That's not exactly something we can easily quantify, though, which makes the simple arithmetic of Pocock's 63-day project as culturally illuminating as any other method. For the project's installation at the Contemporary, Pocock papered the walls of a small gallery with 63 pages featuring the daily energy totals used and narrative, while on the floor rest wood blocks--which come from a Baltimore stump dump--chainsawed and planed to the appropriate weight equivalents for the totals represented with branded labels. Nine blocks are included: three small ones representing the food and drink consumed, shit and urine produced, and energy difference from one day, March 19, and six larger blocks--about the size of small ottomans--representing bigger totals, such as 63 days energy 253 lb 5 oz or 21 days shit and urine 85 lb 4 oz.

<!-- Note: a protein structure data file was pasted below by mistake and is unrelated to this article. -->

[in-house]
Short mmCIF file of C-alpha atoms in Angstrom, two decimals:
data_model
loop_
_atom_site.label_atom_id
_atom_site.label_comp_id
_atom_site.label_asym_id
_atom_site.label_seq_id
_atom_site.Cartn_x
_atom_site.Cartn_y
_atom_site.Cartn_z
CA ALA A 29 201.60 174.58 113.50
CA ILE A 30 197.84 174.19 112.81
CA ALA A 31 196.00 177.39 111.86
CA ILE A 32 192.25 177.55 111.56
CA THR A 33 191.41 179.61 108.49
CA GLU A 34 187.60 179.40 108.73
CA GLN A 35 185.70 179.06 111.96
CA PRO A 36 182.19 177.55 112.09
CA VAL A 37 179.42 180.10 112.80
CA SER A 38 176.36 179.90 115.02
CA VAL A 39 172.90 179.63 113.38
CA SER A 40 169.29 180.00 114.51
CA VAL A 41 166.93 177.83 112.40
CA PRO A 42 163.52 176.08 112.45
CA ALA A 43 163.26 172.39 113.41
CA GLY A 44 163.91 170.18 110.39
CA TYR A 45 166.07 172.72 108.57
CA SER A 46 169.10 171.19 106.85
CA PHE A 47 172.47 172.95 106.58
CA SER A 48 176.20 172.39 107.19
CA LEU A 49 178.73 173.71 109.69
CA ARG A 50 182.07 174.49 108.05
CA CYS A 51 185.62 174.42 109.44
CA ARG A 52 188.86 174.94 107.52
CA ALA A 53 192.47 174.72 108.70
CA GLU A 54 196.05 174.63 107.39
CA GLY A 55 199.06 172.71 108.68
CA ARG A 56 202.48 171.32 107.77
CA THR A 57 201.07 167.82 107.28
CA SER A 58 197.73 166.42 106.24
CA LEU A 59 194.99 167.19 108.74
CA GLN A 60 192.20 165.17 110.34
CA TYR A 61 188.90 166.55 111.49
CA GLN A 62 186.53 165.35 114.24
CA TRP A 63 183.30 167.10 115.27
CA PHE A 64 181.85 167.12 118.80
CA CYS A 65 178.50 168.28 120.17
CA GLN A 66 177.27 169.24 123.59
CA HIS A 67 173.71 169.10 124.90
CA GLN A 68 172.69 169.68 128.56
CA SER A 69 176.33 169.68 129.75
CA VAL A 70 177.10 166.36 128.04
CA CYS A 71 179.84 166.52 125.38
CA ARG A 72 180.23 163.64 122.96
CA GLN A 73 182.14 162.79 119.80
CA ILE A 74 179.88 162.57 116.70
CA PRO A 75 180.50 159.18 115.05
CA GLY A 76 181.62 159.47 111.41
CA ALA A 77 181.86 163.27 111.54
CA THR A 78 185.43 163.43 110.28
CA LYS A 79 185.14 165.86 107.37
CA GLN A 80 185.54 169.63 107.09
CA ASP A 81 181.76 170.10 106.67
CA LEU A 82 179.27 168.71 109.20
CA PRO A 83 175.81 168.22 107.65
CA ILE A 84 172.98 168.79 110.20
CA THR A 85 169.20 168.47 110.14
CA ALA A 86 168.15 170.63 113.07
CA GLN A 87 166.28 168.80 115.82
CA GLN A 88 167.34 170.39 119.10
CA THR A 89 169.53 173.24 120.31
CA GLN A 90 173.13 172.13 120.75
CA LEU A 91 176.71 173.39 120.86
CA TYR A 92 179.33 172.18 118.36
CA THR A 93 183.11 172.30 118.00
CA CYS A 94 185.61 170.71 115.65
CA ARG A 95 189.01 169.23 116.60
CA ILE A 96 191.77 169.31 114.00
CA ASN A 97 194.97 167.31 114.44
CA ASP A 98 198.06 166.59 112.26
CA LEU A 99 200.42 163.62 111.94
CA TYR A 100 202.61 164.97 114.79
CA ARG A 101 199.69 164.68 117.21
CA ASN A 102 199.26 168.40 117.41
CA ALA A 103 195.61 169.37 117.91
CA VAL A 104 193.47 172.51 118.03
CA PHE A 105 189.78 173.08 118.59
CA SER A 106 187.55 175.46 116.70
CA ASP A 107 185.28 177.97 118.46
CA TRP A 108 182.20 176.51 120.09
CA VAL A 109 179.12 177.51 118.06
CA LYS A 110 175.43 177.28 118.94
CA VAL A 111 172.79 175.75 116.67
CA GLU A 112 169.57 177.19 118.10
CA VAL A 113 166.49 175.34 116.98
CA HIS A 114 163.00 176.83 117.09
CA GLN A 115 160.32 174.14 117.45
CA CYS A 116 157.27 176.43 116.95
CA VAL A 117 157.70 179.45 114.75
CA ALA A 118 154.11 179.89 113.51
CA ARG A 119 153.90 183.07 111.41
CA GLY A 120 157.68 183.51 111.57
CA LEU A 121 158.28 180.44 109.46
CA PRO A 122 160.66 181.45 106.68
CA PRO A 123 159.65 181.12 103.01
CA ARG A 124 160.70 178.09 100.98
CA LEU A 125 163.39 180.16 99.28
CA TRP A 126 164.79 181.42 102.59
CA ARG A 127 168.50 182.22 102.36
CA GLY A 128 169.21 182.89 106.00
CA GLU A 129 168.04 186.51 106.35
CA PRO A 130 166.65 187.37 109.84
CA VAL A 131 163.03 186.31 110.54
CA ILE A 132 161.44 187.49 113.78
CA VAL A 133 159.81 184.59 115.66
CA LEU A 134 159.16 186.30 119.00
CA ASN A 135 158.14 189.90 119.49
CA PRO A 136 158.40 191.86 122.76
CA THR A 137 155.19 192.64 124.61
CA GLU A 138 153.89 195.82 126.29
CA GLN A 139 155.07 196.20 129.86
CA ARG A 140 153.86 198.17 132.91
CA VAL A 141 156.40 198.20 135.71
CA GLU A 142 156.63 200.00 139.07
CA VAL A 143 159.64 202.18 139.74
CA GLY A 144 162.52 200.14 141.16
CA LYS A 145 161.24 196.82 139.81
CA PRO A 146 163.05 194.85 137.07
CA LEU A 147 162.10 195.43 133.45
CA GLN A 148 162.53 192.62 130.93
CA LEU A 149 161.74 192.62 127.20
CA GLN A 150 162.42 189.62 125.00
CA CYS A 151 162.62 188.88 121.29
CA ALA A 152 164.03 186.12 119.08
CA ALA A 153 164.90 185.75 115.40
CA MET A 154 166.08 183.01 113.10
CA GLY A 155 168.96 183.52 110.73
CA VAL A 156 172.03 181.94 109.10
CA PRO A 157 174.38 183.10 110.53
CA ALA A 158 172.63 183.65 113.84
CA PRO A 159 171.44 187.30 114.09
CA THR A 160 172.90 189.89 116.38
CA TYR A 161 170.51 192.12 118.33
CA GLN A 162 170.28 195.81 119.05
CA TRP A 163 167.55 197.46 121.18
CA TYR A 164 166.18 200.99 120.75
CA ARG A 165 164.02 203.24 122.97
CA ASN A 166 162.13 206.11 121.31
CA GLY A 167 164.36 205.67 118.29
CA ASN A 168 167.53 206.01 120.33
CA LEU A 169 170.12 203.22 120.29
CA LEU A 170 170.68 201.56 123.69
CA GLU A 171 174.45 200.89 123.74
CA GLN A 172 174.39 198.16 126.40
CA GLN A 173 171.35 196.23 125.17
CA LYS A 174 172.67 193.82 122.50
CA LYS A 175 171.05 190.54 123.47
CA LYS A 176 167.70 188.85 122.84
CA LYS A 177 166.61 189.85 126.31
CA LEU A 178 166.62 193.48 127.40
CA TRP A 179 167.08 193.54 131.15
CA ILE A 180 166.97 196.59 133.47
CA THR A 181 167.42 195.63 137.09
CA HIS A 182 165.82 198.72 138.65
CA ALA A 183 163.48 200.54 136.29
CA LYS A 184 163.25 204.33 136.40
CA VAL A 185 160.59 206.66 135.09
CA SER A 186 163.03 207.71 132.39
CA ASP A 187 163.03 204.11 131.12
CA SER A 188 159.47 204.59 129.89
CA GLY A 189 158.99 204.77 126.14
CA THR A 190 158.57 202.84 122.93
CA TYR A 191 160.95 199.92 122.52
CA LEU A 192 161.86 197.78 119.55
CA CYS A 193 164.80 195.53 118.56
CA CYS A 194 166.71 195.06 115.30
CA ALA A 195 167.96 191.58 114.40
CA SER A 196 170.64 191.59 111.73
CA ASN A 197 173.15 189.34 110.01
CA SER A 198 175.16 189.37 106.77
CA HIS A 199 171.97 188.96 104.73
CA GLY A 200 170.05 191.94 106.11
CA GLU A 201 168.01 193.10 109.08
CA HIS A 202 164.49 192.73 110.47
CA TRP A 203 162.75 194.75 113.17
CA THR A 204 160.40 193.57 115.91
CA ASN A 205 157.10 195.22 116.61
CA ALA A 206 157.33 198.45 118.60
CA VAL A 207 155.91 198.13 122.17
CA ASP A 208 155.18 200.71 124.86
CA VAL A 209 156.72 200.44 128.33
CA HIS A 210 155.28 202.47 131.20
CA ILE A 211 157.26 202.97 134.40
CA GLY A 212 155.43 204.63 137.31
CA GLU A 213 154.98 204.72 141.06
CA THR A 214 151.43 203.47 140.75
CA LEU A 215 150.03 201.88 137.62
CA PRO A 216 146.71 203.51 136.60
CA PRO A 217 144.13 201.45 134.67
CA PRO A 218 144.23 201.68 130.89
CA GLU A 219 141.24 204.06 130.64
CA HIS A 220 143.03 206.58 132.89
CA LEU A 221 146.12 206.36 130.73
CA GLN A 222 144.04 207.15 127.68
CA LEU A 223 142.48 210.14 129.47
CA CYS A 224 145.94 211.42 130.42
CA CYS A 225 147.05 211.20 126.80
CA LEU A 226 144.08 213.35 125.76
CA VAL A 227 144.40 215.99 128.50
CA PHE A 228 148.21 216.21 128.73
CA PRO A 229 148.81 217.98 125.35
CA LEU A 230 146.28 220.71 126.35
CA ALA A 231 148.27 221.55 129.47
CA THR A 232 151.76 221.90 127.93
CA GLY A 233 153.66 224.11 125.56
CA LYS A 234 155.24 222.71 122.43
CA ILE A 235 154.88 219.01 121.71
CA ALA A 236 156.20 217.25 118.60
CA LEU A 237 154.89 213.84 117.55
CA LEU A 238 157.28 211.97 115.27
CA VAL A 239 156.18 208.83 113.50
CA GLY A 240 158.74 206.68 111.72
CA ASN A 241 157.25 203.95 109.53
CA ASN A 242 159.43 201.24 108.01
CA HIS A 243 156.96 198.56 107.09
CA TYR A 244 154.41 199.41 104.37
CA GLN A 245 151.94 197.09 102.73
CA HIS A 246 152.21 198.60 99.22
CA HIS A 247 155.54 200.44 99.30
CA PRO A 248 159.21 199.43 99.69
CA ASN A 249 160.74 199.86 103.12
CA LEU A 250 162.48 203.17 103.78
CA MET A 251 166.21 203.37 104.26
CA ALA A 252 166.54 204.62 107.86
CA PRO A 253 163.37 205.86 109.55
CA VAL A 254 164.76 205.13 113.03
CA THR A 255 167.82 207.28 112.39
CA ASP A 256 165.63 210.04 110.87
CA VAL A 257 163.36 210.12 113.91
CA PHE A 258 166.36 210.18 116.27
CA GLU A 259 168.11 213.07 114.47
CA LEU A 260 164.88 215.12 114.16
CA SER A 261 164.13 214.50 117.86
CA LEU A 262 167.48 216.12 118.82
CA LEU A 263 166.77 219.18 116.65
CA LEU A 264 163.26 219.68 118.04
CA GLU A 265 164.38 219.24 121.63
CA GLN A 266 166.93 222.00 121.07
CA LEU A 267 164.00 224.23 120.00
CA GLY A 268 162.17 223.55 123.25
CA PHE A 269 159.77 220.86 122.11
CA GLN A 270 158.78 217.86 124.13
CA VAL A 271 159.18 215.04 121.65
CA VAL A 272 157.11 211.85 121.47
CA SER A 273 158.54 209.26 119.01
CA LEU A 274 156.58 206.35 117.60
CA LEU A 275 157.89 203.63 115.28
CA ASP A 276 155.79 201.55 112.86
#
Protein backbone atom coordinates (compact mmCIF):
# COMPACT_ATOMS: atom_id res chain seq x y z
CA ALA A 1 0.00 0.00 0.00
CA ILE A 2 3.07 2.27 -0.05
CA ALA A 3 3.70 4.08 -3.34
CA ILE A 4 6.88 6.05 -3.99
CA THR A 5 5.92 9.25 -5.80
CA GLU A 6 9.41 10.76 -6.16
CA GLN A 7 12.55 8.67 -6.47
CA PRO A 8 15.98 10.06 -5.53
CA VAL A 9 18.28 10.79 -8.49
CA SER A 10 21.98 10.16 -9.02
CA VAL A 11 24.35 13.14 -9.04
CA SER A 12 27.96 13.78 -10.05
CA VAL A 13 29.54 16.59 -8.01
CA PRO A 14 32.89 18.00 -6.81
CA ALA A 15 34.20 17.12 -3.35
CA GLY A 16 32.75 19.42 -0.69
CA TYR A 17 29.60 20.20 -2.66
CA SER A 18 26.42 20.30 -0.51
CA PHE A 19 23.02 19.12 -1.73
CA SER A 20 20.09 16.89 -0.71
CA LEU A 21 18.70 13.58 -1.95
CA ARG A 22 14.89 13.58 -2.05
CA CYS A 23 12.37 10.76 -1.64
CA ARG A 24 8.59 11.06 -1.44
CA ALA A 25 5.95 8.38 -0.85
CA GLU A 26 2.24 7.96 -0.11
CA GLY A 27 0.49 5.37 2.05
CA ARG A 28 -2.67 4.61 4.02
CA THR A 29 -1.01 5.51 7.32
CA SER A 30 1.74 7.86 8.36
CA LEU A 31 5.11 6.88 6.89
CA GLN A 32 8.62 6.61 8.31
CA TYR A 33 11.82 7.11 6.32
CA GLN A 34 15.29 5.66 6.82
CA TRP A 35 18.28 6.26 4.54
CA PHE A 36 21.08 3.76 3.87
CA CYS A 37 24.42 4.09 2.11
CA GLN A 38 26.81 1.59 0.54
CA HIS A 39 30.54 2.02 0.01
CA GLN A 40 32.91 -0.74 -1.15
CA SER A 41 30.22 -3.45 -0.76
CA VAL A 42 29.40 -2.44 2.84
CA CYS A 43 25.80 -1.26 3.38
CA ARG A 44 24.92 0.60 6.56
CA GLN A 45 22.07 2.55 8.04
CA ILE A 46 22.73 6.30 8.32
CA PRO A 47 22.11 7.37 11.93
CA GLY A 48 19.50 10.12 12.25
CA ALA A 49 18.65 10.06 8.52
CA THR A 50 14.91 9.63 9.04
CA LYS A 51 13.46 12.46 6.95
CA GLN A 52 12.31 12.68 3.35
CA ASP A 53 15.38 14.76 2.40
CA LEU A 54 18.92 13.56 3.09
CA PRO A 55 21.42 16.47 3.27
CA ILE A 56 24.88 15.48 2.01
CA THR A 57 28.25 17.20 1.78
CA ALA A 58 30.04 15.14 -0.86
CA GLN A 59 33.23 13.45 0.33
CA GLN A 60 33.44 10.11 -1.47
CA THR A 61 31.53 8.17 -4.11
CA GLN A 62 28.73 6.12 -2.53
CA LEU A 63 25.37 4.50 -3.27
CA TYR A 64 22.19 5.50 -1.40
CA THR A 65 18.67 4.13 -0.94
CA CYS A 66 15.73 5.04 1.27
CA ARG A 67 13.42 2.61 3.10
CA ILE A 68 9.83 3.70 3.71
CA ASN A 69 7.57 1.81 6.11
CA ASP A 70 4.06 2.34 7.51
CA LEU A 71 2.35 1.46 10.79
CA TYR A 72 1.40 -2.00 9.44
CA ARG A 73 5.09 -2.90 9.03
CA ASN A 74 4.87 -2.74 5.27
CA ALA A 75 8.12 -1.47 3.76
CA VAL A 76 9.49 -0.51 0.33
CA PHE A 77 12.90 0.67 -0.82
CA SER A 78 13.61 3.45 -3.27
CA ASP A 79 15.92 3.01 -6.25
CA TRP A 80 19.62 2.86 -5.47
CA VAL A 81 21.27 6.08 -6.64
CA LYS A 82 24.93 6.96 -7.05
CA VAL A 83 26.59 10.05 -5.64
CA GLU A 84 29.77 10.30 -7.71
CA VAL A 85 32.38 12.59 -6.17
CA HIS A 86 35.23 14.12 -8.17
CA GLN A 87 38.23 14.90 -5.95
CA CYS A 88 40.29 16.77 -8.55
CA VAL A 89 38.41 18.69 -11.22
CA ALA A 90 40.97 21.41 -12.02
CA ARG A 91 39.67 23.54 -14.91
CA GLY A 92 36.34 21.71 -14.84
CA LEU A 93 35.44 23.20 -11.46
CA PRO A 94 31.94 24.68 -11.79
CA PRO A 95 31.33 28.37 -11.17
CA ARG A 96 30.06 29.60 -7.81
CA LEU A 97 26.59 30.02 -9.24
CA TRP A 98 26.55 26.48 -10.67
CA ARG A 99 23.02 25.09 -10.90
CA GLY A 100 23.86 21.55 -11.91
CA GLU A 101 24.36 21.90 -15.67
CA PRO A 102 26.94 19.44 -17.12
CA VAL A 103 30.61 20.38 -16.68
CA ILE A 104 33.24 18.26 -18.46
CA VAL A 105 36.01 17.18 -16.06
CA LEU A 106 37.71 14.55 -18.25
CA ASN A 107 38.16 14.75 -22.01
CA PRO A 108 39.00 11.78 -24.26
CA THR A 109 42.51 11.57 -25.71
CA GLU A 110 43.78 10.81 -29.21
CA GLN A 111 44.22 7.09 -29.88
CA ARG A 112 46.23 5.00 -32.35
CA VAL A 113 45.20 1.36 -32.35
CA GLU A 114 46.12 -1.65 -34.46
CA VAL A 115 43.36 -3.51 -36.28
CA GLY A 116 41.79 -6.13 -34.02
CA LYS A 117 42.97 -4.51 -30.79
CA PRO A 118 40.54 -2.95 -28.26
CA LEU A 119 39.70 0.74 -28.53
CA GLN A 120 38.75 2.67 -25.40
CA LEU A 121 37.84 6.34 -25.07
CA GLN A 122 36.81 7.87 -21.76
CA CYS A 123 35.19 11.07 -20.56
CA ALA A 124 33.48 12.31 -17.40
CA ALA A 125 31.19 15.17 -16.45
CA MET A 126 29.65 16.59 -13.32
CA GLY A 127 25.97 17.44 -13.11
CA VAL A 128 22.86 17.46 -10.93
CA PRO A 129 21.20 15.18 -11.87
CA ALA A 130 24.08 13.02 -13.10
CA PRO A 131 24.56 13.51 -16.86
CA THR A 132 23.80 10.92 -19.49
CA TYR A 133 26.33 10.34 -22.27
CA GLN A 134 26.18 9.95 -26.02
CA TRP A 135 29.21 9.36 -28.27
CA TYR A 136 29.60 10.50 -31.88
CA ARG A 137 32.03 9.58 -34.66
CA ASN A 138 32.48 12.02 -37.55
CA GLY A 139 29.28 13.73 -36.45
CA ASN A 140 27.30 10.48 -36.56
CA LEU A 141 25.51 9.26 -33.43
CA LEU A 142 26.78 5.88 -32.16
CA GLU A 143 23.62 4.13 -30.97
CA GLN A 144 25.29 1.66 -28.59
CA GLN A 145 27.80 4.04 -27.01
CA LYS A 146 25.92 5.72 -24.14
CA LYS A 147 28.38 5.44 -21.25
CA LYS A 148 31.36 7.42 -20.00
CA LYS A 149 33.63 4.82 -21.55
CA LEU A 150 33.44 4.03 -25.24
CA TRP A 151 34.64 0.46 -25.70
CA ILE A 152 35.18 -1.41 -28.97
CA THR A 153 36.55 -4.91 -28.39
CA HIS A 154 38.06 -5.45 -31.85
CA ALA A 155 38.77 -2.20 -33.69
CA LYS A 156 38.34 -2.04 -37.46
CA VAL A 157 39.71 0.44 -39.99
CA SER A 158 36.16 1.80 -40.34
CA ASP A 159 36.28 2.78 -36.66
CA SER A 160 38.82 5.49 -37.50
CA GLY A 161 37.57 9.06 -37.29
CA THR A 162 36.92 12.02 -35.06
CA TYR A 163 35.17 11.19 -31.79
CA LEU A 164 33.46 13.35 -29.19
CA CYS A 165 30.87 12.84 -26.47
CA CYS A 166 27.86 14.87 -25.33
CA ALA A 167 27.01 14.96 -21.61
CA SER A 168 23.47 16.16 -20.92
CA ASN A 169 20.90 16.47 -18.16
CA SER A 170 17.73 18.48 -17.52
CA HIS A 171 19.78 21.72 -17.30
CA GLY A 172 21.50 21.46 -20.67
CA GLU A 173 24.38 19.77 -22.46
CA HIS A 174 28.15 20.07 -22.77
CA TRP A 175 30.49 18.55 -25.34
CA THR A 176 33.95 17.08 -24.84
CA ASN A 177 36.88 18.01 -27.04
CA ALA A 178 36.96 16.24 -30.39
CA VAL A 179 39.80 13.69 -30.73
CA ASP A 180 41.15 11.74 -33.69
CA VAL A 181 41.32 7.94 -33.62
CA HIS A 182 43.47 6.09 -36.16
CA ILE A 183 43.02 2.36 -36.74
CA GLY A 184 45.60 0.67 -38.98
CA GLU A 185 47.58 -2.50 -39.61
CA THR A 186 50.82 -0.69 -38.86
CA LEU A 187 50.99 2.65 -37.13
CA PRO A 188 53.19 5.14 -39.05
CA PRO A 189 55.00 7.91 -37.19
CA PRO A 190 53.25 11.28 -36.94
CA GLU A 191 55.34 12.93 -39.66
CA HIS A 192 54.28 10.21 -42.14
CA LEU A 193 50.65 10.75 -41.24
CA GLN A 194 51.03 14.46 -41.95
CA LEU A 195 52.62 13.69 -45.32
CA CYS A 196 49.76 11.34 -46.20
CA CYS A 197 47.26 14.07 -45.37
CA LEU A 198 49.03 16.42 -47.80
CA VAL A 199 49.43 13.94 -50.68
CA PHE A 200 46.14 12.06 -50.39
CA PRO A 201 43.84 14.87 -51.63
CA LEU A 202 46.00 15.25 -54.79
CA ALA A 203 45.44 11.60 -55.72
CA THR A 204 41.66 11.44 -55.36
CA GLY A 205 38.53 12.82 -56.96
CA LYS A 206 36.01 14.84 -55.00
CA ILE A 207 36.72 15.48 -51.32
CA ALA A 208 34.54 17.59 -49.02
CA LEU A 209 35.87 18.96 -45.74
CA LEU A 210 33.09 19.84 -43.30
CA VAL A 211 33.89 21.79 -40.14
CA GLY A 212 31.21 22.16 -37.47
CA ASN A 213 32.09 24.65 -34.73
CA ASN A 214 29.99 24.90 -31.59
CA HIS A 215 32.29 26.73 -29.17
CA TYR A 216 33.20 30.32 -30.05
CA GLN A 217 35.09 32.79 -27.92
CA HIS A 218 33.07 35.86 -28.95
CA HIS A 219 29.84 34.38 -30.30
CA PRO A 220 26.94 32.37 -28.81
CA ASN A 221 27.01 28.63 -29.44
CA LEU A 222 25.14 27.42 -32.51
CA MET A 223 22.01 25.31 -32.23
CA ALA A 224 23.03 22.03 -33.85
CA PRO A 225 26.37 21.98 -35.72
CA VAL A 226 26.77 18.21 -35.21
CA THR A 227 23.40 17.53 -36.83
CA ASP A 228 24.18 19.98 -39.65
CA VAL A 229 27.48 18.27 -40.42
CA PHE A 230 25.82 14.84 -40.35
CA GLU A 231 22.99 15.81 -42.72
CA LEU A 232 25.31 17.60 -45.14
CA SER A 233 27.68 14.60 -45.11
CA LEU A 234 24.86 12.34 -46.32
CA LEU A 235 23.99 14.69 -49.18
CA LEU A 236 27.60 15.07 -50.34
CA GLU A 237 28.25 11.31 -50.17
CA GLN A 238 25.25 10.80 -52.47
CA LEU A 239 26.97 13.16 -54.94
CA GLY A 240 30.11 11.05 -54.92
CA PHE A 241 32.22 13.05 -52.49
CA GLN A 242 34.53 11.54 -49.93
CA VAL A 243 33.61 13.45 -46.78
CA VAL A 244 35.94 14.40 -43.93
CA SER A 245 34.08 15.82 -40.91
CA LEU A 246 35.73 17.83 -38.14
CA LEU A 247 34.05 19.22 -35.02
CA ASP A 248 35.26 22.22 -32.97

If you've ever kept a food diary or had to monitor somebody's digestive healing, then perhaps this raw data means something to you. More quizzical are Pocock's sly visualizations of these numbers: as blunt physical objects that could be lumber cast-offs sitting on the side of the road. It's a decision that not only turns volumes and mass into an indelible object, but turns them into a mundane thing that ties in with the Contemporary's main show, San Francisco artists collective Futurefarmers The Reverse Ark, an interactive-qua-activist nexus that considers what happens to materials when they're no longer considered useful. Since opening back in March, the exhibition and the museum has served as workshop home base for a string of classes/social experiments--you can check them out at interweave art and activism that has come under scrutiny recently now that the Baltimore Development Cooperative (BDC) was awarded the Sondheim Prize last month.